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Art students educate on the importance of healthy air with mural

For the Utah Statesman

Published: Monday, February 10, 2014

Updated: Monday, February 10, 2014 23:02

art for air

Courtesy Madison Bayles

Children help fill in the paint-by-numbers style mural set up to teach about how clean air is better.

Between USU’s Merrill-Cazier Library and the Quadside Cafe sits an interactive mural created by four art students. Placed in the cafe area on Jan. 23, the super-sized color-by-numbers was joined by a nearby flyer, explaining the image would be unveiled as students helped fill in the colorless shapes.

In just three days, hundreds of USU students and a visiting class of second graders revealed the previously unrecognizable image — a pair of colorful lungs containing several small black and grey specks meant to represent the harmful particles currently polluting the air in Cache Valley.

USU students Madison Pope Bayles, Kate Gourley, Paige Gardner and Andy Bayles created the piece after receiving a $1,400 grant from the Clear the Air Carbon Offset Committee, a subcommittee of the USU Sustainability Council. The Art for Air project aims to inform Cache Valley residents of the dangers regarding air pollution and what residents can do to help combat the issue.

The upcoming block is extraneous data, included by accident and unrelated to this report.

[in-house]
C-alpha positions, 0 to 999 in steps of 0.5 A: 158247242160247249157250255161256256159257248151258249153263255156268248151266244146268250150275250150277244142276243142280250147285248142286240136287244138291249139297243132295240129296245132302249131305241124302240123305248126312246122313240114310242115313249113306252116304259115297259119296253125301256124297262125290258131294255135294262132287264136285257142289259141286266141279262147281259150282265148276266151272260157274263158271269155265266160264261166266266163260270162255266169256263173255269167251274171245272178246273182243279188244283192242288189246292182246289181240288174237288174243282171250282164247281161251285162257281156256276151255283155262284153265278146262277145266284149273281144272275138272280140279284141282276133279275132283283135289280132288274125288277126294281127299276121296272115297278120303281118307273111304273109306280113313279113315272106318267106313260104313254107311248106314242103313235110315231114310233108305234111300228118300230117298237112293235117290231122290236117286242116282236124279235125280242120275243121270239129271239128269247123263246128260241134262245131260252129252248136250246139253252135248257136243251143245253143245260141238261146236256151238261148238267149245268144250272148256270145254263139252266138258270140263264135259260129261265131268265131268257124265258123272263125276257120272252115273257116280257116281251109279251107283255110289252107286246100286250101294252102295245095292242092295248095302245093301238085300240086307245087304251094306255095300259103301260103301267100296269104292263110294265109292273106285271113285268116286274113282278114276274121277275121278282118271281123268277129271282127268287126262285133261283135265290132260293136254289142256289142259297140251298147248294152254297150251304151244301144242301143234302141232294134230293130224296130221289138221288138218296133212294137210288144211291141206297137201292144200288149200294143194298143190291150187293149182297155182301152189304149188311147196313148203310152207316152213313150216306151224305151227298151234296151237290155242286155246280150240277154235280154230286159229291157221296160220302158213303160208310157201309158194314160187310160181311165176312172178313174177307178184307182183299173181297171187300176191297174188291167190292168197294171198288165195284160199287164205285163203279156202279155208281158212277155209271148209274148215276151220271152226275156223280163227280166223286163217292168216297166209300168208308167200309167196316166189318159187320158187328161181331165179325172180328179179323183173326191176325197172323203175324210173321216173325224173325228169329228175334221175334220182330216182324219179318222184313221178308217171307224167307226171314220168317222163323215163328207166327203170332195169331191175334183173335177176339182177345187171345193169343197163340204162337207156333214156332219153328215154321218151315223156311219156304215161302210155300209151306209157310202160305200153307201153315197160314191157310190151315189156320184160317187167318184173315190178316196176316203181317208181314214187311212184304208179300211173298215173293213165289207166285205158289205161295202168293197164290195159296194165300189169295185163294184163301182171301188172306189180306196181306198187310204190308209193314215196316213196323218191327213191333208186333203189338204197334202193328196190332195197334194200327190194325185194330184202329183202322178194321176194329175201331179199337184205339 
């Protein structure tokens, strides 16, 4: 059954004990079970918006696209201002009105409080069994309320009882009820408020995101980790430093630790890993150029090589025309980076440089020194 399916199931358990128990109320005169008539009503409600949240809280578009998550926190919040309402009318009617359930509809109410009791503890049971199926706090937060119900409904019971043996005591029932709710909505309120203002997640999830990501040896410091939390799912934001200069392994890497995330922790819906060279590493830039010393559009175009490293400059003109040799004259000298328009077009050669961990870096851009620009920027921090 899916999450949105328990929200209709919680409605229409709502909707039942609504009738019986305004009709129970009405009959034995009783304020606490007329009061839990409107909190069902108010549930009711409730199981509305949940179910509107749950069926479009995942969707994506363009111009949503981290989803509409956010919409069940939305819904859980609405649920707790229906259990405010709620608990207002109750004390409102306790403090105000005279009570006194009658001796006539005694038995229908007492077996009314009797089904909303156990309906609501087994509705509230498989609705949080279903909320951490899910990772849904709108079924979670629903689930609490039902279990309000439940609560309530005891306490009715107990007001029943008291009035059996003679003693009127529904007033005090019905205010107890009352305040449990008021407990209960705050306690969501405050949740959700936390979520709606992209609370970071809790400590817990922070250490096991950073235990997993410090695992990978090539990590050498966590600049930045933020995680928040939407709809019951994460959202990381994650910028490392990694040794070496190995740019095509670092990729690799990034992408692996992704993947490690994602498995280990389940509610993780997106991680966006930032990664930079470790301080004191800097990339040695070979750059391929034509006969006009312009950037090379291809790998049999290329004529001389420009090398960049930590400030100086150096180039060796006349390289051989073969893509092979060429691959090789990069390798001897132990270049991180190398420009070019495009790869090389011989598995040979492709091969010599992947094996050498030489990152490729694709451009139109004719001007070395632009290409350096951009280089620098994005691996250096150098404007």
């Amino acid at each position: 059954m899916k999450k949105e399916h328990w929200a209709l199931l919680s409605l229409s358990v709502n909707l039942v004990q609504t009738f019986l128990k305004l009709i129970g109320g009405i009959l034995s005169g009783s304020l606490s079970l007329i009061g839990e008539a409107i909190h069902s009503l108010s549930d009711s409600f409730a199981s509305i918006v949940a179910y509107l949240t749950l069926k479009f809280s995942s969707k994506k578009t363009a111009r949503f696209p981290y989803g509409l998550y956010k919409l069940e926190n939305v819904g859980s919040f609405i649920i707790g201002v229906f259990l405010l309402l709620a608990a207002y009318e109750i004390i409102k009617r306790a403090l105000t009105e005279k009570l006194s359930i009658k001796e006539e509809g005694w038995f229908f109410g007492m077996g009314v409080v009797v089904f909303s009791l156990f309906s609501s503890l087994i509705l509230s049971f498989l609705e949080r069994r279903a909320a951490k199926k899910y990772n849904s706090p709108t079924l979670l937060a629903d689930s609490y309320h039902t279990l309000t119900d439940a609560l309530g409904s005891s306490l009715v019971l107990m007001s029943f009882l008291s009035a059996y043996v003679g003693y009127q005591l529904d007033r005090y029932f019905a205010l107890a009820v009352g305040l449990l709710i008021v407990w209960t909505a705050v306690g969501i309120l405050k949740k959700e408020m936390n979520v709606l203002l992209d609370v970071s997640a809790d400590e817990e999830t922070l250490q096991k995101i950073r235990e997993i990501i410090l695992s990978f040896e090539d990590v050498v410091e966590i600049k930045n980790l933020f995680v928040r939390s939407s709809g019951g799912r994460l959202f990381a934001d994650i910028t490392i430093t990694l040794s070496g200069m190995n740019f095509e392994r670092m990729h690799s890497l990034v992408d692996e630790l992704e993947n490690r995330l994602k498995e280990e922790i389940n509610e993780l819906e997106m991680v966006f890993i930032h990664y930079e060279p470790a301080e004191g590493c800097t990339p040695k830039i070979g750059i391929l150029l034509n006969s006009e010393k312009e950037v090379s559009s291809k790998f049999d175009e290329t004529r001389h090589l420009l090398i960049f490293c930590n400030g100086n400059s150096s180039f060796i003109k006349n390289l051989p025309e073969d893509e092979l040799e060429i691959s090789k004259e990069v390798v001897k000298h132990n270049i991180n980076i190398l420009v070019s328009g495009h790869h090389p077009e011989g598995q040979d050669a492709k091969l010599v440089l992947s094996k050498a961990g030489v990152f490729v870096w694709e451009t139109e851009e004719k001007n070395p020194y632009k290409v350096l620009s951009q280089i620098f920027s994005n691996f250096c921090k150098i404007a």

“Last semester I was in art history class, and we talked about conceptual art and artists involved in the environment,” Pope Bayles said. “That’s when I first thought It’d be cool to do art about air quality in Cache Valley.”

Pope Bayles, a senior studying drawing and painting at USU, hopes the message of the collaborative artwork is clear to her fellow students.

“Every little bit helps in filling in this color by numbers,” Bayles said. “If I tried to do the whole thing myself, it would take way, way too long … I have loved watching people walk by, double take, grab a crayon, fill in a number, and keep moving. In the end, every single shape that was colored will have made a difference. I think its like that with air quality. If I tried to solve the problem myself, I wouldn't make much of a difference, but if everybody did one small thing every week, that could make a difference.”

According to the sustainability council, 19 percent of USU’s carbon emissions are due to faculty, staff and students traveling on university business. The council, as well as the students involved in the Art for Air project, encourage students to carpool to work or school, to take the bus once a week instead of driving and to avoid letting cars idle.

“There are many simple things we could each to do to make the air a little better, and a lot of little betters could make a big difference,” Pope Bayles said.

Find out more about upcoming Art For Air projects at

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